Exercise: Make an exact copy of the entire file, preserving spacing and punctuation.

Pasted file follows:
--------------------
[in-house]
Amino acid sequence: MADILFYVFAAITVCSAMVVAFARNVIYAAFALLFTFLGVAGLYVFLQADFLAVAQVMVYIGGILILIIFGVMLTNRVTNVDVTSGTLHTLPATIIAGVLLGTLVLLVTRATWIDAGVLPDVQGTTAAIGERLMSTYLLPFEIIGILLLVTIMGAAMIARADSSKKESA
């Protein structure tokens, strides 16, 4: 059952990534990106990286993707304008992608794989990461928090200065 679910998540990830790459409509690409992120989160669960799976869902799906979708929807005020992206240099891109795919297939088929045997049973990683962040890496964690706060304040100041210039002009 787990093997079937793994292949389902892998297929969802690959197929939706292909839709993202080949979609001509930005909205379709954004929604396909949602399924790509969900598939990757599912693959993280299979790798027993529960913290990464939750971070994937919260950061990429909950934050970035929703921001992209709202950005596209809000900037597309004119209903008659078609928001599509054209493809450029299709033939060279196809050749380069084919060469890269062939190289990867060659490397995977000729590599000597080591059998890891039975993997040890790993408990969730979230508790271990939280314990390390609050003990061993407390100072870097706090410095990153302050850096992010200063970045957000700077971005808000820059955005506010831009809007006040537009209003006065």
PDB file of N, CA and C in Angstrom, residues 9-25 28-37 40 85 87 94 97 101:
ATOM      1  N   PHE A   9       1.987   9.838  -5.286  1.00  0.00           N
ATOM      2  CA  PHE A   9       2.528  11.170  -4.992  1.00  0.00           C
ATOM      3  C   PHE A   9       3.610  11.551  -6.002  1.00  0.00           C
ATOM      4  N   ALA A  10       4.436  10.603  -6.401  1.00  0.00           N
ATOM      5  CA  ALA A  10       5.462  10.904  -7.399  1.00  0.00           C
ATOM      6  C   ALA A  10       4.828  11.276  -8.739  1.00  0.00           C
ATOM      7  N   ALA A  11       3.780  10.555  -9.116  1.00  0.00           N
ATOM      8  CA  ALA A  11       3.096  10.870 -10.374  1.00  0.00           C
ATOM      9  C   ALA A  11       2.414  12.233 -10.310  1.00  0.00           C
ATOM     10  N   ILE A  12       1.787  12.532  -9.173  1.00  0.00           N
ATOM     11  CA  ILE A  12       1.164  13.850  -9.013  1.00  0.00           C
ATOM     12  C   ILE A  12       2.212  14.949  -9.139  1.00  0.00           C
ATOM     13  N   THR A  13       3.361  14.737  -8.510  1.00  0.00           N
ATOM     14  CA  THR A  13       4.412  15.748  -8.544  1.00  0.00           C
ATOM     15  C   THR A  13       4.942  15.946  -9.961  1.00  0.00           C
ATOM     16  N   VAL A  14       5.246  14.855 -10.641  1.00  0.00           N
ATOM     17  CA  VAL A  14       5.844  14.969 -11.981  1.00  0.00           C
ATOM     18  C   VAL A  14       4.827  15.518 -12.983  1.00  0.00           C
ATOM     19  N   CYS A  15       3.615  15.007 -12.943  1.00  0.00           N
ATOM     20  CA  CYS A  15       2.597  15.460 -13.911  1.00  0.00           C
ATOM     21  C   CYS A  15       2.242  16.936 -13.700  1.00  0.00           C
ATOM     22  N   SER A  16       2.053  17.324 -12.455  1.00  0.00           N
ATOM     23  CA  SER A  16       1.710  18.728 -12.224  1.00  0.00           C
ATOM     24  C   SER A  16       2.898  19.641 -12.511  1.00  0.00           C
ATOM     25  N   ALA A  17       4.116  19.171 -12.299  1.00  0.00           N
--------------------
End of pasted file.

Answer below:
[in-house]
Amino acid sequence: MADILFYVFAAITVCSAMVVAFARNVIYAAFALLFTFLGVAGLYVFLQADFLAVAQVMVYIGGILILIIFGVMLTNRVTNVDVTSGTLHTLPATIIAGVLLGTLVLLVTRATWIDAGVLPDVQGTTAAIGERLMSTYLLPFEIIGILLLVTIMGAAMIARADSSKKESA
């Protein structure tokens, strides 16, 4: 059952990534990106990286993707304008992608794989990461928090200065 679910998540990830790459409509690409992120989160669960799976869902799906979708929807005020992206240099891109795919297939088929045997049973990683962040890496964690706060304040100041210039002009 787990093997079937793994292949389902892998297929969802690959197929939706292909839709993202080949979609001509930005909205379709954004929604396909949602399924790509969900598939990757599912693959993280299979790798027993529960913290990464939750971070994937919260950061990429909950934050970035929703921001992209709202950005596209809000900037597309004119209903008659078609928001599509054209493809450029299709033939060279196809050749380069084919060469890269062939190289990867060659490397995977000729590599000597080591059998890891039975993997040890790993408990969730979230508790271990939280314990390390609050003990061993407390100072870097706090410095990153302050850096992010200063970045957000700077971005808000820059955005506010831009809007006040537009209003006065």
PDB file of N, CA and C in Angstrom, residues 9-25 28-37 40 85 87 94 97 101:
ATOM      1  N   PHE A   9       1.987   9.838  -5.286  1.00  0.00           N
ATOM      2  CA  PHE A   9       2.528  11.170  -4.992  1.00  0.00           C
ATOM      3  C   PHE A   9       3.610  11.551  -6.002  1.00  0.00           C
ATOM      4  N   ALA A  10       4.436  10.603  -6.401  1.00  0.00           N
ATOM      5  CA  ALA A  10       5.462  10.904  -7.399  1.00  0.00           C
ATOM      6  C   ALA A  10       4.828  11.276  -8.739  1.00  0.00           C
ATOM      7  N   ALA A  11       3.780  10.555  -9.116  1.00  0.00           N
ATOM      8  CA  ALA A  11       3.096  10.870 -10.374  1.00  0.00           C
ATOM      9  C   ALA A  11       2.414  12.233 -10.310  1.00  0.00           C
ATOM     10  N   ILE A  12       1.787  12.532  -9.173  1.00  0.00           N
ATOM     11  CA  ILE A  12       1.164  13.850  -9.013  1.00  0.00           C
ATOM     12  C   ILE A  12       2.212  14.949  -9.139  1.00  0.00           C
ATOM     13  N   THR A  13       3.361  14.737  -8.510  1.00  0.00           N
ATOM     14  CA  THR A  13       4.412  15.748  -8.544  1.00  0.00           C
ATOM     15  C   THR A  13       4.942  15.946  -9.961  1.00  0.00           C
ATOM     16  N   VAL A  14       5.246  14.855 -10.641  1.00  0.00           N
ATOM     17  CA  VAL A  14       5.844  14.969 -11.981  1.00  0.00           C
ATOM     18  C   VAL A  14       4.827  15.518 -12.983  1.00  0.00           C
ATOM     19  N   CYS A  15       3.615  15.007 -12.943  1.00  0.00           N
ATOM     20  CA  CYS A  15       2.597  15.460 -13.911  1.00  0.00           C
ATOM     21  C   CYS A  15       2.242  16.936 -13.700  1.00  0.00           C
ATOM     22  N   SER A  16       2.053  17.324 -12.455  1.00  0.00           N
ATOM     23  CA  SER A  16       1.710  18.728 -12.224  1.00  0.00           C
ATOM     24  C   SER A  16       2.898  19.641 -12.511  1.00  0.00           C
ATOM     25  N   ALA A  17       4.116  19.171 -12.299  1.00  0.00           N